example of (private) money creation under gold standard
#economics #money
The money lender himself accepts "deposits" which is a polite way of saying "borrows gold coins from people". The gold coins he accepts from depositors are of course the gold coins from the previous transaction of lending gold coins out by the same lender. Each time they are lent out to borrowers and taken back in from lenders, the money lender's balance sheet grows. He splits the zero into assets and liabilties.

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Mark Wadsworth: Glad to have cleared that up.
l repay x gold coins at a future date (an asset). The borrower now has whatever he spent the coins on and a liability. The money lender's new asset and the borrower's liability are equal and opposite and have been created out of thin air. c) <span>The money lender himself accepts "deposits" which is a polite way of saying "borrows gold coins from people". The gold coins he accepts from depositors are of course the gold coins from transaction (b). Each time they are lent out to borrowers and taken back in from lenders, the money lender's balance sheet grows. He splits the zero into assets and liabilties. "Debt of course CAN BE USED as money, but it’s not the only form of money. Also the extent to which base money is form of debt is very debatable. E.g. £10 notes claim that the Bank




#economics #money
Where it gets dangerous is when banks capitalise land rents (that's eighty per cent of private money creation),

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Mark Wadsworth: Glad to have cleared that up.
eates think it’s possible. All right, you try banning transactions a), b) and c) above, see how far you get. For the umpteenth time, a bit of private money/debt/credit creation to oil the wheels and smooth the system is vitally important. <span>Where it gets dangerous is when banks capitalise land rents (that's eighty per cent of private money creation), which can only be sorted out by decapitalising land values i.e. with Domestic Rates, rent controls, mortgage restrictions caps etc. This is not hypothetical, it's what the UK did until t




#economics #money
There are at least 2 kinds of money - "money as debt" and "commodity money". They are completely different thing in this context, but confusingly named the same.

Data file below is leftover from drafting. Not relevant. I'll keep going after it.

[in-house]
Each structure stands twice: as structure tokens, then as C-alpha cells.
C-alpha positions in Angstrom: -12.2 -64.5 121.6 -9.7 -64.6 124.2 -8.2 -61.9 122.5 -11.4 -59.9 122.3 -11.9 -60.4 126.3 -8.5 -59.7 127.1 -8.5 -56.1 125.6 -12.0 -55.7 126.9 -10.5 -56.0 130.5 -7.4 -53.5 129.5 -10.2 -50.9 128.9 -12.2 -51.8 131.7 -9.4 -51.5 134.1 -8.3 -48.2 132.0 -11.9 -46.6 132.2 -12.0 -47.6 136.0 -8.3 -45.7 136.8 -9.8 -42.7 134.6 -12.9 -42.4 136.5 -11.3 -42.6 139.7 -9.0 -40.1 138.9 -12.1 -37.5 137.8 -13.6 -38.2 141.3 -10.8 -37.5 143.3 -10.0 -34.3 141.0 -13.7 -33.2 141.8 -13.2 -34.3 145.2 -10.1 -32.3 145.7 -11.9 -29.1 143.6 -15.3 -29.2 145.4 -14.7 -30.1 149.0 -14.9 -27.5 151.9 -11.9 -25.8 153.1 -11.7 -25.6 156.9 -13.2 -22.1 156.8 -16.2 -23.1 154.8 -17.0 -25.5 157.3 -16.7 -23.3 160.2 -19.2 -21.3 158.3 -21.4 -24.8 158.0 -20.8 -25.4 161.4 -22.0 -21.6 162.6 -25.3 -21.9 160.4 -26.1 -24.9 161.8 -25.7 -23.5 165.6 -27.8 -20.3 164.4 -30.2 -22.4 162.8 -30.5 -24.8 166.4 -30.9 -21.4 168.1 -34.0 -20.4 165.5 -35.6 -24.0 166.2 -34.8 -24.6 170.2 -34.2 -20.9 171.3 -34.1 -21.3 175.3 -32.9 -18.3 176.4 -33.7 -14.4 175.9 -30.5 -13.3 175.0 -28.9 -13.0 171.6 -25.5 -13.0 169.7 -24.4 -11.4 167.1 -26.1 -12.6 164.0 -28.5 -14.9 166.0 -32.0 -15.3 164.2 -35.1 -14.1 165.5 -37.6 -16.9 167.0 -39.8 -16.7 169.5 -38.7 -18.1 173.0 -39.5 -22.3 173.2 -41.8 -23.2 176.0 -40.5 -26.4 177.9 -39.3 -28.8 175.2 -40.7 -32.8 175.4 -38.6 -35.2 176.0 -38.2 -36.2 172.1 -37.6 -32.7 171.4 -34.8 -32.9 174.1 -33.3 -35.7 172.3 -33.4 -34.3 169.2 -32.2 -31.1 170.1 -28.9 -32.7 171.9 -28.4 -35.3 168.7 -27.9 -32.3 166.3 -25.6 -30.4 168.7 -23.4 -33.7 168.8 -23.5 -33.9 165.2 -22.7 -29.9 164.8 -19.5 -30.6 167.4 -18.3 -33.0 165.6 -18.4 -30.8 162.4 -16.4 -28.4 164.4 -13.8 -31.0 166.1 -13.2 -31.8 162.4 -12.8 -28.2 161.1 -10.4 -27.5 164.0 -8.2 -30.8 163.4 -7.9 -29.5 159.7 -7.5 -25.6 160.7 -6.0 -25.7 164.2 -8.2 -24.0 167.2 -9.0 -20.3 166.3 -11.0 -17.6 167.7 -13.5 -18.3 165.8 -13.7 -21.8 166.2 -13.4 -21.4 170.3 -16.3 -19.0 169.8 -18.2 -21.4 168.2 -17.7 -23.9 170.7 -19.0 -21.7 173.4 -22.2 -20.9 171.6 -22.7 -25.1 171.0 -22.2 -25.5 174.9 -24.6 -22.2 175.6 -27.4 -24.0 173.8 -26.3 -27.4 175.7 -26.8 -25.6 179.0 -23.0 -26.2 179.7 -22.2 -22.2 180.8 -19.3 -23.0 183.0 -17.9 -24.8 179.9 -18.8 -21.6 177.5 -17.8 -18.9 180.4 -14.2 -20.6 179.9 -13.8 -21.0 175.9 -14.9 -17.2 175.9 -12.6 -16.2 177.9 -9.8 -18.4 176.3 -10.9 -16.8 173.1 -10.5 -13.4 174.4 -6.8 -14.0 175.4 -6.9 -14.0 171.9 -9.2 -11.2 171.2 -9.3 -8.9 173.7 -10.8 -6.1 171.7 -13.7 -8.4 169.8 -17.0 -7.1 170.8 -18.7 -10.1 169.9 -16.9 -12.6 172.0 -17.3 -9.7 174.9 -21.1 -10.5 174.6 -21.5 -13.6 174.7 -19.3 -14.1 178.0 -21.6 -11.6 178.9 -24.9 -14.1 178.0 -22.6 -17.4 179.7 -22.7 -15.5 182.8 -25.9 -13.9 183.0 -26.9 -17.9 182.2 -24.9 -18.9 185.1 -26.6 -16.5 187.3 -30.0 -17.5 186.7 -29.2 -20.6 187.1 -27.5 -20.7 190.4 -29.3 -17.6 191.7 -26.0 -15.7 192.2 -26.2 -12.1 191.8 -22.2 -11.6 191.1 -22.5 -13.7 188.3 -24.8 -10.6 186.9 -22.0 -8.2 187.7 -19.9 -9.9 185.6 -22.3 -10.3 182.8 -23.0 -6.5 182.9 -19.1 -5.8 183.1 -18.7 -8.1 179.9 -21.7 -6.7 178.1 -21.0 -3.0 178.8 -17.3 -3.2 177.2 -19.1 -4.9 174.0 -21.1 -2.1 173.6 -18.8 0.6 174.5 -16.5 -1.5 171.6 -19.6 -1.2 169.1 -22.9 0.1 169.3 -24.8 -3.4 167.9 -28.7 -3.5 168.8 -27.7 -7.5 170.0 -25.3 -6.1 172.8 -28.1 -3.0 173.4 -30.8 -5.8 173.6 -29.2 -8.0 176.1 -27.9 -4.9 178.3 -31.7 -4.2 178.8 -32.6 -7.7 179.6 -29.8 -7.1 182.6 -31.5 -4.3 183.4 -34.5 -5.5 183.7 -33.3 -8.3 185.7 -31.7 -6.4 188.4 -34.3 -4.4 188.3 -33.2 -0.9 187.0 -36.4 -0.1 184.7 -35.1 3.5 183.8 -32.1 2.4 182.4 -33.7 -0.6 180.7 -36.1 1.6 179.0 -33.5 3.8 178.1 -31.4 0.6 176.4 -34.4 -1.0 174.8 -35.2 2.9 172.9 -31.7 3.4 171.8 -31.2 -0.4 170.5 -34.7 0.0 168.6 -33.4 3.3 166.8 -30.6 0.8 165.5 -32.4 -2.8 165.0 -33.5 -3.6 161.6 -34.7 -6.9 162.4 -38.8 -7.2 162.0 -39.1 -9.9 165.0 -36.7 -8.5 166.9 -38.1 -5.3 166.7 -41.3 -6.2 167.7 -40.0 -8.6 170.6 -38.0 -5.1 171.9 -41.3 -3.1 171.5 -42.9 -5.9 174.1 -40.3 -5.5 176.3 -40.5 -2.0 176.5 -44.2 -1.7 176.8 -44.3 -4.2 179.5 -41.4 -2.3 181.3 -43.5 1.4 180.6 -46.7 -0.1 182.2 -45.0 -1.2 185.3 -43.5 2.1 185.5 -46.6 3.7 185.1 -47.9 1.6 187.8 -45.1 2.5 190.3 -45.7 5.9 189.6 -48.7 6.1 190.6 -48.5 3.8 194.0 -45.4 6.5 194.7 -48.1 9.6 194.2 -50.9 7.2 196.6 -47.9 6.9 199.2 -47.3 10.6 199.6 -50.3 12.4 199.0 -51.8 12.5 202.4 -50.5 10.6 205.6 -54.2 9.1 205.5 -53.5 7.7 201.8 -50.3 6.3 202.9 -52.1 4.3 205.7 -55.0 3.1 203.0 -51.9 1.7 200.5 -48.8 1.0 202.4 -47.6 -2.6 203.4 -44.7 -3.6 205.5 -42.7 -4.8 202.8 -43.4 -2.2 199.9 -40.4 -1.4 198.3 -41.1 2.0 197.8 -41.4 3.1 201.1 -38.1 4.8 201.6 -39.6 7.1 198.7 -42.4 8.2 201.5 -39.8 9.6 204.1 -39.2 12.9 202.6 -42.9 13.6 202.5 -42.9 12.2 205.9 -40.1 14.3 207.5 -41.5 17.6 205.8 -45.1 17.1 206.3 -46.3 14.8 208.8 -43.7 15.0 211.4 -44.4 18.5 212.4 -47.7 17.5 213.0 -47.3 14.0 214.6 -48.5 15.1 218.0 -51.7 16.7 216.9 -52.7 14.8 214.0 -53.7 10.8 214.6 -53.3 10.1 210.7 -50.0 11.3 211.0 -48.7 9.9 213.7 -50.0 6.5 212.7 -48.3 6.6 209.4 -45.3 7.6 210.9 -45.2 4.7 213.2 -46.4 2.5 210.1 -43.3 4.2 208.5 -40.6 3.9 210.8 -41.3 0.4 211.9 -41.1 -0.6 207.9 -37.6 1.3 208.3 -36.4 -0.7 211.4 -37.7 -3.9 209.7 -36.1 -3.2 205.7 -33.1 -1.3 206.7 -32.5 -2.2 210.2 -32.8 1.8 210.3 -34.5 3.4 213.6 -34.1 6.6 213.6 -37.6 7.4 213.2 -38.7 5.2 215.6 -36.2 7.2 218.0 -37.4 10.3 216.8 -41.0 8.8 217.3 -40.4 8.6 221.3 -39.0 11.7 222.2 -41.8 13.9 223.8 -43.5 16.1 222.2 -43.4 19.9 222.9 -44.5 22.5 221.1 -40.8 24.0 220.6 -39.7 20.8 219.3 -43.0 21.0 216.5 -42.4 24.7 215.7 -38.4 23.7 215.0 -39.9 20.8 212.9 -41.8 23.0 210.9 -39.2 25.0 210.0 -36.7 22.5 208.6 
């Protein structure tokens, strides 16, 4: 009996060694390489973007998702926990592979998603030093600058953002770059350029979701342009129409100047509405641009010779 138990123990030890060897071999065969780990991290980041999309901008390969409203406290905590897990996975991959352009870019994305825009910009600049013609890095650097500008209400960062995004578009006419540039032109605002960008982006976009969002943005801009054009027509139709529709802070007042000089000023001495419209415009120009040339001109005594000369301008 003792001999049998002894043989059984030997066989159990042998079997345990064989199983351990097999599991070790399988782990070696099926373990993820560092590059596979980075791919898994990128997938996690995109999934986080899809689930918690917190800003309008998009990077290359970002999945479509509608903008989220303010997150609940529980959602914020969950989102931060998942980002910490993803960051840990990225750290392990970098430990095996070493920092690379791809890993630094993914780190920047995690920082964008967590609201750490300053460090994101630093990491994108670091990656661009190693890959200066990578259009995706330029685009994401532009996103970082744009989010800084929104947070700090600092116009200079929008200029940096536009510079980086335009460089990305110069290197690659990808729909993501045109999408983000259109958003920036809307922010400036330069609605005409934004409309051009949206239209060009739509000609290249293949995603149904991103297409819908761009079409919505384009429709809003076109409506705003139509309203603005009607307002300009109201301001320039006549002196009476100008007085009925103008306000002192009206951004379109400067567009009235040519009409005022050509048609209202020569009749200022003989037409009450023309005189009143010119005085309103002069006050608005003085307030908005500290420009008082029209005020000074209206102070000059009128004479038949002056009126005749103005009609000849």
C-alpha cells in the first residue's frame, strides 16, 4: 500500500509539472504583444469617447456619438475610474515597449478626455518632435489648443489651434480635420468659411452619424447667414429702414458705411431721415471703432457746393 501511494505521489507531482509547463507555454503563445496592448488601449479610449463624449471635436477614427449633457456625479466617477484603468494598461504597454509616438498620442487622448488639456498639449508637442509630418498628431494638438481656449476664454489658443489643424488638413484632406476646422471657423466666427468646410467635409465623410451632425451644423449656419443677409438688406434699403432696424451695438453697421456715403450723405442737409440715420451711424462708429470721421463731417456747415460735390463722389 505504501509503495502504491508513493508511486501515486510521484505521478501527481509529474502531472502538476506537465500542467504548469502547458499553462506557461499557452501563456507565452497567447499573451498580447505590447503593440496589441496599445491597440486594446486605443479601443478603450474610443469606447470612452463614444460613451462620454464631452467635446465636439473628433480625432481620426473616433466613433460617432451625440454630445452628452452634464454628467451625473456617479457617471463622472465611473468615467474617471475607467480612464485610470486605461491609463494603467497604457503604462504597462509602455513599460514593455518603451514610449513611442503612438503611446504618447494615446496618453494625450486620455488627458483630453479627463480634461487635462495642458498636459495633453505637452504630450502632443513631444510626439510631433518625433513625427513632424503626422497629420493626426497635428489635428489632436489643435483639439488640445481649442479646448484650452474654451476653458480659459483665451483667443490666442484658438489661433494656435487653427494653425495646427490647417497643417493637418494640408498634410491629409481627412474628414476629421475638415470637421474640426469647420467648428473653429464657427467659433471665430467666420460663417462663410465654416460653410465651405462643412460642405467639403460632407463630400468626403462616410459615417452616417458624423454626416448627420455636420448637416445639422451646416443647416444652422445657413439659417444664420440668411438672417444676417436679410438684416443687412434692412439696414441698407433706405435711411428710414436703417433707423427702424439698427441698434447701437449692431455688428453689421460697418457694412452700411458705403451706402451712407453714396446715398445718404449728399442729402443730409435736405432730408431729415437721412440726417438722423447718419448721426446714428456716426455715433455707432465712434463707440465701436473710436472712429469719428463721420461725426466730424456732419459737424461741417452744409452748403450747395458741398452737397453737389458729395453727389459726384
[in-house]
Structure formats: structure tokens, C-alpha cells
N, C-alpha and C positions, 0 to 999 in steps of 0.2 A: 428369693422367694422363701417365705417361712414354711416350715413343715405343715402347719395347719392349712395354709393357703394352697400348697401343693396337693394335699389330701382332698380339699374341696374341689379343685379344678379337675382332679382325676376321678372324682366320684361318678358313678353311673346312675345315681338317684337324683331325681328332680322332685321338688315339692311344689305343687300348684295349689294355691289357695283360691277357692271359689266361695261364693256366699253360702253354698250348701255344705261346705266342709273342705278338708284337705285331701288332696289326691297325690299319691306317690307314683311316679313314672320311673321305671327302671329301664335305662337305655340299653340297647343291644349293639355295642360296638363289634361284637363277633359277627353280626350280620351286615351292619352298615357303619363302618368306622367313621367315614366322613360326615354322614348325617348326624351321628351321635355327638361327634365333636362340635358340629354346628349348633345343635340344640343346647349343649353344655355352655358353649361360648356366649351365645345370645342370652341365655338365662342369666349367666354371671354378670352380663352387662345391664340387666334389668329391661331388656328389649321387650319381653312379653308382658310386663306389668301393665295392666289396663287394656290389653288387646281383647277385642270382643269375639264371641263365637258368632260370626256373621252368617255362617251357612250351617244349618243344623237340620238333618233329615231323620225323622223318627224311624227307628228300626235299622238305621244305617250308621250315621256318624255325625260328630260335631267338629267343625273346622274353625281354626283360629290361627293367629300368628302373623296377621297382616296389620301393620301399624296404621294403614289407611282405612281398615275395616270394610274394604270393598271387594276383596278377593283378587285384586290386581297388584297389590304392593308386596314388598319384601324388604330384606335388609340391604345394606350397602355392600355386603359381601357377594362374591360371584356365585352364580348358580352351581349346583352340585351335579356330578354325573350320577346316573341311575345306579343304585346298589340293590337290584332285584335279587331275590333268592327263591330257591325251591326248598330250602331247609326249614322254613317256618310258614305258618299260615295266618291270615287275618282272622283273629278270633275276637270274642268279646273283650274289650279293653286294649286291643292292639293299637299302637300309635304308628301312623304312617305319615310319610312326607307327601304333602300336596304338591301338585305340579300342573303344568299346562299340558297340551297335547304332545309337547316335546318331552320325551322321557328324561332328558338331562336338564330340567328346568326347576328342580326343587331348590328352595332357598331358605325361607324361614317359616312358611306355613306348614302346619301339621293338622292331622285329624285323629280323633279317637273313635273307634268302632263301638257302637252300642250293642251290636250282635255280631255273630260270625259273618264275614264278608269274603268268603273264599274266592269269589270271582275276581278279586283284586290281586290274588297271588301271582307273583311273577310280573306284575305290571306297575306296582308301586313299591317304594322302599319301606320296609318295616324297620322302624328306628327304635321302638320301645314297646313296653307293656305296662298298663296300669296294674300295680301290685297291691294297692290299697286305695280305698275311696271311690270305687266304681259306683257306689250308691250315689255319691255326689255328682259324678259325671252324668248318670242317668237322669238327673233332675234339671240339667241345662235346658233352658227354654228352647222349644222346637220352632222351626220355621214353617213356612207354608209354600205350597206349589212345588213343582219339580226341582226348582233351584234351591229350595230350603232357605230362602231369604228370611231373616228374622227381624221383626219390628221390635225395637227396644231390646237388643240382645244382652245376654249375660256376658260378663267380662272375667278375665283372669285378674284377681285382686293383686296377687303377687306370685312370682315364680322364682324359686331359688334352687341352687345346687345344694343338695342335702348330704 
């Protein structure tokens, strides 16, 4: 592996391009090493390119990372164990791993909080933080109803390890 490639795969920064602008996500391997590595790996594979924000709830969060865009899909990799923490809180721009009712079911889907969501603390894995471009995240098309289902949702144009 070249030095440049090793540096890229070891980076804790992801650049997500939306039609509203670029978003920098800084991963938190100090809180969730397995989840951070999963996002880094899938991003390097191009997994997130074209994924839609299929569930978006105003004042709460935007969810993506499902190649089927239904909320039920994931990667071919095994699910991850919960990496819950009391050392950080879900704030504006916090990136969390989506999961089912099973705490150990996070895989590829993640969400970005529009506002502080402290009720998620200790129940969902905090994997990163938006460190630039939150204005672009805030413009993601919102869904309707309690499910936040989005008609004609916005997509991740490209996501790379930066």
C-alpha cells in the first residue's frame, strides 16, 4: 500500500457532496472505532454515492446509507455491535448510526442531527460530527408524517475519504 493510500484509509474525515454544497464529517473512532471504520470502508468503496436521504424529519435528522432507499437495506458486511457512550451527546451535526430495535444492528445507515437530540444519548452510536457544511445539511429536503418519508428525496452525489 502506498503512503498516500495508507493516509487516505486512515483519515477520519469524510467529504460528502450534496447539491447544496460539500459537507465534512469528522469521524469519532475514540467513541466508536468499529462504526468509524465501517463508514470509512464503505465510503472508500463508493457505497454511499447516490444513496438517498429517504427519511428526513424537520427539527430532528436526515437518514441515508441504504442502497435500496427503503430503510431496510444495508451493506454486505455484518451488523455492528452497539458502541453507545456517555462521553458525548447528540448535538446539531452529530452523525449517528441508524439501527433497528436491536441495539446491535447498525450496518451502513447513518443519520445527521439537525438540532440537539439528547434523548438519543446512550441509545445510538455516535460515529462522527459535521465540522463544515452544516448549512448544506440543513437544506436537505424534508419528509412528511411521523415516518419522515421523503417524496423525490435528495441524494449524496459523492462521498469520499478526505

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Parent (intermediate) annotation

Open it
"If money is a “measure of indebtedness”, who is indebted to who when gold coins are used as money?" If you swap gold coins for goods and services, those coins aren't money in the modern sense. They are just valuable assets, just like the goods you can exchange them for. So post-transaction, nobody is indebted to anybody. "The answer is “no one”. And the same goes for all

Original toplevel document

Mark Wadsworth: Glad to have cleared that up.
*/ body#layout #header { margin-left: 0px; margin-right: 0px; } skip to main | skip to sidebar Friday, 14 November 2014 Glad to have cleared that up. Ralph Musgrave in the comments to an earlier post: <span>"If money is a “measure of indebtedness”, who is indebted to who when gold coins are used as money?" If you swap gold coins for goods and services, those coins aren't money in the modern sense. They are just valuable assets, just like the goods you can exchange them for. So post-transaction, nobody is indebted to anybody. "The answer is “no one”. And the same goes for all commodity monies." Even back in the day when we used gold coins, the split second that any of the following occur, you have a debt-based money system: a) You obtain (or supply) goods and services on credi




#economics #money
"money as debt" is not a thing, like a flower or refrigerator. it is a unit, like kilogram or joule.

statusnot read reprioritisations
last reprioritisation on reading queue position [%]
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Parent (intermediate) annotation

Open it
There are at least 2 kinds of money - "money as debt" and "commodity money". They are completely different thing in this context, but confusingly named the same.

Original toplevel document

Mark Wadsworth: Glad to have cleared that up.
*/ body#layout #header { margin-left: 0px; margin-right: 0px; } skip to main | skip to sidebar Friday, 14 November 2014 Glad to have cleared that up. Ralph Musgrave in the comments to an earlier post: <span>"If money is a “measure of indebtedness”, who is indebted to who when gold coins are used as money?" If you swap gold coins for goods and services, those coins aren't money in the modern sense. They are just valuable assets, just like the goods you can exchange them for. So post-transaction, nobody is indebted to anybody. "The answer is “no one”. And the same goes for all commodity monies." Even back in the day when we used gold coins, the split second that any of the following occur, you have a debt-based money system: a) You obtain (or supply) goods and services on credi